To paraphrase Neil Diamond, the good times never seemed so good as on Sunday in Schoenecker Arena.

A full house showed up to watch the Tommies face archrival Gustavus Adolphus for the MIAC men’s basketball playoff title and an automatic berth in the NCAA Division III tournament.

It has been a stressful season for Tommie fans. Oh sure, the team came into the championship game with a 23-3 record and a share of the conference regular season title, but none of those wins seemed easy. Thirteen of them, in fact, came after St. Thomas trailed at halftime and one – a victory over Gustavus in January – occurred only after Tyler Nicolai hit a three-pointer to force overtime.

Sunday’s crowd was, well, excitable. Even casual fans seemed wired – and a little edgy – for the game. Some thought their team was lucky to be playing, having rallied from a 19-point deficit to defeat Hamline in a Friday night semifinal thriller. What drama would Sunday’s game bring?

The Tommies exploded at the outset, hitting 10 of their first 12 shots and sprinting to a 15-point lead. Gustavus reeled but didn’t fall apart, and finished the first half down by 14.

At halftime, “Sweet Caroline” was played over the public address system, as it has been all year. The song written by Diamond more than 40 years ago has become a sports staple around the country, played in places such as during the eighth inning of Boston Red Sox home games and after the third quarter of University of Pittsburgh football games. Why the song has become so popular is a mystery, but one Pitt fan suggested last fall that it bridges the generation gap. “College kids are still singing it at parties,” he told the Pittsburgh Post-Gazette, “and the older crowd knows it from growing up.” Said another Pitt fan: “It just works.”

It worked at halftime on Sunday in Schoenecker. People threw their arms around each other, sang the lyrics and chanted, “So good … so good … so good” after the Diamond line, “Good times never seemed so good.” Fourteen-point leads can have that kind of effect, I guess.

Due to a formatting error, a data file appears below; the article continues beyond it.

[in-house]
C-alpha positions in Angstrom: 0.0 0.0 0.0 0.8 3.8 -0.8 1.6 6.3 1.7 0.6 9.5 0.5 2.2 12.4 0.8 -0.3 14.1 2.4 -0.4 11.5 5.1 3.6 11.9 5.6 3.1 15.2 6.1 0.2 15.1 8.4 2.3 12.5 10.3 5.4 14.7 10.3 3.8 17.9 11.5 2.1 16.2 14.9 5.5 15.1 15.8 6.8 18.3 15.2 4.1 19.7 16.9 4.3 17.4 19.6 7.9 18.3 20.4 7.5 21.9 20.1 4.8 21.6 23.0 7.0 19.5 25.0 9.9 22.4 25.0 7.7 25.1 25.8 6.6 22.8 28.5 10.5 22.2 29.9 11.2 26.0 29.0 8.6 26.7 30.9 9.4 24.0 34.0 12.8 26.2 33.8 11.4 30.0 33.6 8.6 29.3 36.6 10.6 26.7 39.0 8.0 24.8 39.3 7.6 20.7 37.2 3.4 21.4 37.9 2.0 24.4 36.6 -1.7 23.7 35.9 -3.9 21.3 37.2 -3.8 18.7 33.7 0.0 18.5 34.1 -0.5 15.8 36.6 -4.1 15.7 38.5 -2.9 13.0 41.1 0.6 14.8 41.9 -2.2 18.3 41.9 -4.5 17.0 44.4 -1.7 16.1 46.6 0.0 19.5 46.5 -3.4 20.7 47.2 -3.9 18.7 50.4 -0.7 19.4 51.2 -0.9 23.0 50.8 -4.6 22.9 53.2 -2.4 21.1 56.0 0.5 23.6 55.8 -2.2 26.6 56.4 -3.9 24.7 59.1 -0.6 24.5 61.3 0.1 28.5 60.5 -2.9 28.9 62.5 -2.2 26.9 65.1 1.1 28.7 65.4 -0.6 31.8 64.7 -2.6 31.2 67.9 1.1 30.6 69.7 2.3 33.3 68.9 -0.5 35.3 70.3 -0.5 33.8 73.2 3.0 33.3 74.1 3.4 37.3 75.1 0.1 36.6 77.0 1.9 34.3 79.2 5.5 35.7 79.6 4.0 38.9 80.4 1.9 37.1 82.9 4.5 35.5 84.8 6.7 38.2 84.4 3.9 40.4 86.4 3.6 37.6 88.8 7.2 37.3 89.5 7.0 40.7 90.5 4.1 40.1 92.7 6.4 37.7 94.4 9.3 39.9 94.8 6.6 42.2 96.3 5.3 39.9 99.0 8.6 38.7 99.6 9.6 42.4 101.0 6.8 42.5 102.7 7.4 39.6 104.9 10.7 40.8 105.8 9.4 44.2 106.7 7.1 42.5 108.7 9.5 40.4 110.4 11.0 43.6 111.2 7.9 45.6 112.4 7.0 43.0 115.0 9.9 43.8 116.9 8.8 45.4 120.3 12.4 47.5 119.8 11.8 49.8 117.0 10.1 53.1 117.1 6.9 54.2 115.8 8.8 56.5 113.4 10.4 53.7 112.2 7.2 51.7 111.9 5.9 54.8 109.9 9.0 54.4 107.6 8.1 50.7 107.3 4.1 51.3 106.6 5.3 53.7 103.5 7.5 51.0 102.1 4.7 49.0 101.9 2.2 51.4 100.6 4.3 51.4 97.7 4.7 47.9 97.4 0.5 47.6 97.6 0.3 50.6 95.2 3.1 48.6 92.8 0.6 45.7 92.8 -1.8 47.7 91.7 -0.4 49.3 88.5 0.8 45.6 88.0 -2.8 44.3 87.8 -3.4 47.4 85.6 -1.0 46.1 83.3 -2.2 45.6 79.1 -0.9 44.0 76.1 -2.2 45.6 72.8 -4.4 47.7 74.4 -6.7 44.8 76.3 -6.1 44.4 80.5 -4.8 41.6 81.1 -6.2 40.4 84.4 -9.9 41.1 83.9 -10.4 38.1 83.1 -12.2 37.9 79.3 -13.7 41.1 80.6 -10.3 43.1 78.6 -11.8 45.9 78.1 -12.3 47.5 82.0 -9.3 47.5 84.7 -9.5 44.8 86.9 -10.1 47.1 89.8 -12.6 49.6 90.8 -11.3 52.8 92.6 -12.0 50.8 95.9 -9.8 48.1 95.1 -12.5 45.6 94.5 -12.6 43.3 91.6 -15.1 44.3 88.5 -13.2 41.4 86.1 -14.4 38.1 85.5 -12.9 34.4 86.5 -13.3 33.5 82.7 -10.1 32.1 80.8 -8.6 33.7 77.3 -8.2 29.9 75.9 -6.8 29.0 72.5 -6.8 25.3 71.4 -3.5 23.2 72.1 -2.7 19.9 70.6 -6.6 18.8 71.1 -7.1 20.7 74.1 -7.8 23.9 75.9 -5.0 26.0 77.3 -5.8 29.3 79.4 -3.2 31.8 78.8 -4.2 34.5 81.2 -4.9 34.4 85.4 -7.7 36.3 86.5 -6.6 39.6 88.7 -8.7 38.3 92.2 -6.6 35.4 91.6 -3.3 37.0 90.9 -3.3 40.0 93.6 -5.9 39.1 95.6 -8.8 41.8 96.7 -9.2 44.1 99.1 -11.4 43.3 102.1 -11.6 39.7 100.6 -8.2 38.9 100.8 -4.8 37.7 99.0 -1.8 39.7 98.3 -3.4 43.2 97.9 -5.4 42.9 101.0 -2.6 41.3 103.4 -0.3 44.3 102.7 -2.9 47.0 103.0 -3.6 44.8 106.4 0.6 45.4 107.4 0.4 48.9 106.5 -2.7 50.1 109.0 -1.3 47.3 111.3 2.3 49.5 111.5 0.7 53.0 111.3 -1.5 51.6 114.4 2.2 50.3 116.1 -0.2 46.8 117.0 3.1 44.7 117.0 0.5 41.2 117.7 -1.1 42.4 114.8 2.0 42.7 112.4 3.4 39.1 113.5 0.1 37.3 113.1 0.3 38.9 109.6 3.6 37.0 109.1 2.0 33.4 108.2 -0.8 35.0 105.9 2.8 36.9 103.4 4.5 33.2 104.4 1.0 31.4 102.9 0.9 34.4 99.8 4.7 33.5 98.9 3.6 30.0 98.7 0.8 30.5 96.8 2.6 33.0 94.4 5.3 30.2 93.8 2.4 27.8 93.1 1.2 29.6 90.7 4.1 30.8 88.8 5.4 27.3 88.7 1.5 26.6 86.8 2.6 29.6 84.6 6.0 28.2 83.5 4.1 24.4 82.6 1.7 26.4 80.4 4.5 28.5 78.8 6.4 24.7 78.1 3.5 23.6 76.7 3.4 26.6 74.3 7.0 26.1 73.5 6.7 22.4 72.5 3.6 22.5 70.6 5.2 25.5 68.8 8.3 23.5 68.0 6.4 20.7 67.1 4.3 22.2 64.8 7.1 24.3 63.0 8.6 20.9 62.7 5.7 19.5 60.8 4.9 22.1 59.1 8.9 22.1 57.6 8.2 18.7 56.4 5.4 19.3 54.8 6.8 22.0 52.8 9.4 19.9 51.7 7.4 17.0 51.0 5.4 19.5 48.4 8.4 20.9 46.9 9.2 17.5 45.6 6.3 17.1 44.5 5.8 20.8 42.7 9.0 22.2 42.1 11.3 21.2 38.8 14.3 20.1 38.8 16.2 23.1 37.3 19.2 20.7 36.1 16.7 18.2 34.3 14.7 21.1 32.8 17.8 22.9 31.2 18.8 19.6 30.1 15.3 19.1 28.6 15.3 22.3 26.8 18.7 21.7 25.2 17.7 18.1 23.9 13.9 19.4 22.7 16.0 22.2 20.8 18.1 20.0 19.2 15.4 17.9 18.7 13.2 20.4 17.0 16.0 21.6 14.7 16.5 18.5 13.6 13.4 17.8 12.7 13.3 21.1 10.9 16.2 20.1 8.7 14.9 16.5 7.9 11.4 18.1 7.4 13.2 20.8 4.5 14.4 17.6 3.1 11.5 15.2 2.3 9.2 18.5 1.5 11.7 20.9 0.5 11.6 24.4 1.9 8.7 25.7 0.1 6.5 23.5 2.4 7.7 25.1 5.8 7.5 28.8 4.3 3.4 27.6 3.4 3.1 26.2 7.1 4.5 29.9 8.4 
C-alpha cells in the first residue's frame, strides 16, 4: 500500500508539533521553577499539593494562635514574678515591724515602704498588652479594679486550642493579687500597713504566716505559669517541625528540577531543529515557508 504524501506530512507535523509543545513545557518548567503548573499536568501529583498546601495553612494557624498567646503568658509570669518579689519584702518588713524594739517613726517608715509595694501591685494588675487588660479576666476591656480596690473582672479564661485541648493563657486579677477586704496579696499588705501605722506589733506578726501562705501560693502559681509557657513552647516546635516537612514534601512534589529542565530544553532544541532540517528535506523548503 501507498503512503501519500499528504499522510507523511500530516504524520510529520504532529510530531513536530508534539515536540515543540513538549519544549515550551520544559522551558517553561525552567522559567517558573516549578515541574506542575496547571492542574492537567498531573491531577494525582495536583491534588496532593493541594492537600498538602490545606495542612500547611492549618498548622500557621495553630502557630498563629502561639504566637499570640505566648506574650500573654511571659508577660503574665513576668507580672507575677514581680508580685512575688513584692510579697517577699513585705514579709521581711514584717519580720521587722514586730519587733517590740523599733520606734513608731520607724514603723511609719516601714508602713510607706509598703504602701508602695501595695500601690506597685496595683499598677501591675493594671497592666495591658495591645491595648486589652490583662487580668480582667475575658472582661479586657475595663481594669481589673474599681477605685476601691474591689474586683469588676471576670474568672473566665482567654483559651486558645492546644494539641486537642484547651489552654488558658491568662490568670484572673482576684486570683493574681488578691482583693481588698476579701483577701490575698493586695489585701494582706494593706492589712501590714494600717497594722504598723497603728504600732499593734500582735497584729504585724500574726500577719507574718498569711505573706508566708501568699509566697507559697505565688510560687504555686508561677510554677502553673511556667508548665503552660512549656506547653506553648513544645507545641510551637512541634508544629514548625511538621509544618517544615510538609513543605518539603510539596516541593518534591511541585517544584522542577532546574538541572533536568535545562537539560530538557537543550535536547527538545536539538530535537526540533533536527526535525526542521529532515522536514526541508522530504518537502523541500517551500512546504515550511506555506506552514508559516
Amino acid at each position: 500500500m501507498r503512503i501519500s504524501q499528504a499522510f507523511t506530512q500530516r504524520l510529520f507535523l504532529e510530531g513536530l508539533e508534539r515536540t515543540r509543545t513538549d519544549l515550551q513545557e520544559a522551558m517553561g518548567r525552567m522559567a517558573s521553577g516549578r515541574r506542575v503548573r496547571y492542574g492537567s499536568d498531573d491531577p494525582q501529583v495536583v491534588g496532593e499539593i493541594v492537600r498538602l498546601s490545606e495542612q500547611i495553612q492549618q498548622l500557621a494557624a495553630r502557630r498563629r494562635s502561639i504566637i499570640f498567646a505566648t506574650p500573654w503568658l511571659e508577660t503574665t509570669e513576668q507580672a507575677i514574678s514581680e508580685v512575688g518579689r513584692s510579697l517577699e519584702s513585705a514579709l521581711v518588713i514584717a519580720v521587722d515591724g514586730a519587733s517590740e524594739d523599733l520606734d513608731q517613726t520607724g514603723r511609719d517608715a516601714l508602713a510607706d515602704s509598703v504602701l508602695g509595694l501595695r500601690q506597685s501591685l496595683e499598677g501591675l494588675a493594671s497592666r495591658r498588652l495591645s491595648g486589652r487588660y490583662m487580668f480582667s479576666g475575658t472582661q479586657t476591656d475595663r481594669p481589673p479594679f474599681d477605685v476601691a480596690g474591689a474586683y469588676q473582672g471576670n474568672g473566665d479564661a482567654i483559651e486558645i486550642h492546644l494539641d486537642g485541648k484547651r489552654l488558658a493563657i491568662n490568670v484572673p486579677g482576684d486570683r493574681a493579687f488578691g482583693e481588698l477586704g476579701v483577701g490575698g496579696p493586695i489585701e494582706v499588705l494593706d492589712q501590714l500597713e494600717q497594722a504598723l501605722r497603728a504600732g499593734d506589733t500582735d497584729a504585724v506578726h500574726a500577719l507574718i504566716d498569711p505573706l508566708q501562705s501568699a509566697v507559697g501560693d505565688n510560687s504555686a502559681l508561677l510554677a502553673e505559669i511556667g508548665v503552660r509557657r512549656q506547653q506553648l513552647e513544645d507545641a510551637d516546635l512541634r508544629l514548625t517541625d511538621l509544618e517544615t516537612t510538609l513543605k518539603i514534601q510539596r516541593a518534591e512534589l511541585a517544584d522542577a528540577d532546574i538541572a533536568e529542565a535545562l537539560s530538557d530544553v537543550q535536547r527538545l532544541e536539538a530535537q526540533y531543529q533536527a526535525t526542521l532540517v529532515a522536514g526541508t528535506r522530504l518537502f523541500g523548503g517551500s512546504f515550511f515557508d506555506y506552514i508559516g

I would argue, as much as I like “Sweet Caroline,” that good times have been just as good in the past. It was just three months ago that our football team was 12-0 and the talk of the town. The men’s basketball team routinely packed old Schoenecker two years ago as it built a 30-0 record. The baseball team grabbed the Division III title in 2009 after winning six elimination games in the regional and national tournaments.

It’s hard, however, to argue with the present – especially success in the present. A euphoric pride engulfed the arena after St. Thomas survived a late Gustavus charge and won 83-77. People got tears in their eyes when Tyler snipped the last strand holding the net on the basket, ran over to Steve Fritz, his coach for 113 games, and draped the net over Steve’s head. Nobody wanted to leave, to walk away from the good times. And then they played “Sweet Caroline” again.

You may need to decide this “good times never seemed so good” issue for yourself. One place to start: Friday night in Schoenecker Arena, when the Tommies will open the NCAA playoffs.

We’ll see you – and hear you – there!

2 Responses

  1. Bill Kilduff Clark ,NJ

    Doug, it’s good to see you can still write after all these years. Great article.

  2. BB, St. Paul

    Things did not look so good at half time Friday night against Hamline. I was one of many nervous fans, on edge waiting for the second half and hoping for a comeback.

    Then “Sweet Caroline” blasted through the arena. I remember the song well (I think I was the only person in my group of friends who liked it “back in the day” when it came out on a 45). In a moment of spontaneous “life is good,” the under-22 crowd on both sides of the arena started singing along (yelling along?) in an incredible unison. On the court, Tommie was playing keep-away basketball with five little guys. My anxiousness over the game left me for a moment and an overwhelmingly pleasant feeling captured me. Life is good.

    The Pipers soon realized they were singing the song on the Tommie court and the Tommies realized they were singing in harmony with the Pipers. The spontaneity fizzled and along with it so did the energetic “so good, so good, so good.” Tommie himself and his young group of competitors finished their scrimmage and left the court.

    Sometimes life’s best moments occur during our halftimes.